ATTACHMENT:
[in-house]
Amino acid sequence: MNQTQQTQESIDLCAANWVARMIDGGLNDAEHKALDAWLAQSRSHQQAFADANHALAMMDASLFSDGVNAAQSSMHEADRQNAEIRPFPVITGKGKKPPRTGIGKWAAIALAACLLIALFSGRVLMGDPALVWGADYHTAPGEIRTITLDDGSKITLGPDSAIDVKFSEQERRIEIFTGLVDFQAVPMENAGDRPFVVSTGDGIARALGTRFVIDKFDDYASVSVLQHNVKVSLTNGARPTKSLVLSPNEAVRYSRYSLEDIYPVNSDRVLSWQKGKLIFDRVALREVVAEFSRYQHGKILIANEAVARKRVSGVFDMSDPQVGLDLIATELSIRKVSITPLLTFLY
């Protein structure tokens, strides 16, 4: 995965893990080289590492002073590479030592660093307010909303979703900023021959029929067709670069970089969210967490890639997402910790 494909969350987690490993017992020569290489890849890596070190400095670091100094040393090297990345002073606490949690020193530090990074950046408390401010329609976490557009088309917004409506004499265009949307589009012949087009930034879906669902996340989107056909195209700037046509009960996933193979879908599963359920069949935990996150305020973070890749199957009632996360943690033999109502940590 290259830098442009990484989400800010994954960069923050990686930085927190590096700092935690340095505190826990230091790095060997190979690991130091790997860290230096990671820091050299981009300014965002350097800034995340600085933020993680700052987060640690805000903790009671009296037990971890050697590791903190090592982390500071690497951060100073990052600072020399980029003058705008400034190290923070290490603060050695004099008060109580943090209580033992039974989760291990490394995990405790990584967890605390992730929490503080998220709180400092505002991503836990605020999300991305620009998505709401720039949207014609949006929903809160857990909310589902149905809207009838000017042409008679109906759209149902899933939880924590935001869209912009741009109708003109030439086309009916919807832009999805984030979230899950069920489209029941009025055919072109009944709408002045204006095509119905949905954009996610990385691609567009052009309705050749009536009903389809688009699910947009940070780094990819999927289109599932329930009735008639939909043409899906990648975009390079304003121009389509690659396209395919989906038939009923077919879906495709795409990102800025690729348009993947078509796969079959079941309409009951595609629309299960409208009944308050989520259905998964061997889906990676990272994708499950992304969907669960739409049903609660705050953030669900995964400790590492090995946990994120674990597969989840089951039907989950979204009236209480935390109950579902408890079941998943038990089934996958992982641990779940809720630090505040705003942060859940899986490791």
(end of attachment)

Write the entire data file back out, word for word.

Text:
[in-house]
Amino acid sequence: MNQTQQTQESIDLCAANWVARMIDGGLNDAEHKALDAWLAQSRSHQQAFADANHALAMMDASLFSDGVNAAQSSMHEADRQNAEIRPFPVITGKGKKPPRTGIGKWAAIALAACLLIALFSGRVLMGDPALVWGADYHTAPGEIRTITLDDGSKITLGPDSAIDVKFSEQERRIEIFTGLVDFQAVPMENAGDRPFVVSTGDGIARALGTRFVIDKFDDYASVSVLQHNVKVSLTNGARPTKSLVLSPNEAVRYSRYSLEDIYPVNSDRVLSWQKGKLIFDRVALREVVAEFSRYQHGKILIANEAVARKRVSGVFDMSDPQVGLDLIATELSIRKVSITPLLTFLY
């Protein structure tokens, strides 16, 4: 995965893990080289590492002073590479030592660093307010909303979703900023021959029929067709670069970089969210967490890639997402910790 494909969350987690490993017992020569290489890849890596070190400095670091100094040393090297990345002073606490949690020193530090990074950046408390401010329609976490557009088309917004409506004499265009949307589009012949087009930034879906669902996340989107056909195209700037046509009960996933193979879908599963359920069949935990996150305020973070890749199957009632996360943690033999109502940590 290259830098442009990484989400800010994954960069923050990686930085927190590096700092935690340095505190826990230091790095060997190979690991130091790997860290230096990671820091050299981009300014965002350097800034995340600085933020993680700052987060640690805000903790009671009296037990971890050697590791903190090592982390500071690497951060100073990052600072020399980029003058705008400034190290923070290490603060050695004099008060109580943090209580033992039974989760291990490394995990405790990584967890605390992730929490503080998220709180400092505002991503836990605020999300991305620009998505709401720039949207014609949006929903809160857990909310589902149905809207009838000017042409008679109906759209149902899933939880924590935001869209912009741009109708003109030439086309009916919807832009999805984030979230899950069920489209029941009025055919072109009944709408002045204006095509119905949905954009996610990385691609567009052009309705050749009536009903389809688009699910947009940070780094990819999927289109599932329930009735008639939909043409899906990648975009390079304003121009389509690659396209395919989906038939009923077919879906495709795409990102800025690729348009993947078509796969079959079941309409009951595609629309299960409208009944308050989520259905998964061997889906990676990272994708499950992304969907669960739409049903609660705050953030669900995964400790590492090995946990994120674990597969989840089951039907989950979204009236209480935390109950579902408890079941998943038990089934996958992982641990779940809720630090505040705003942060859940899986490791």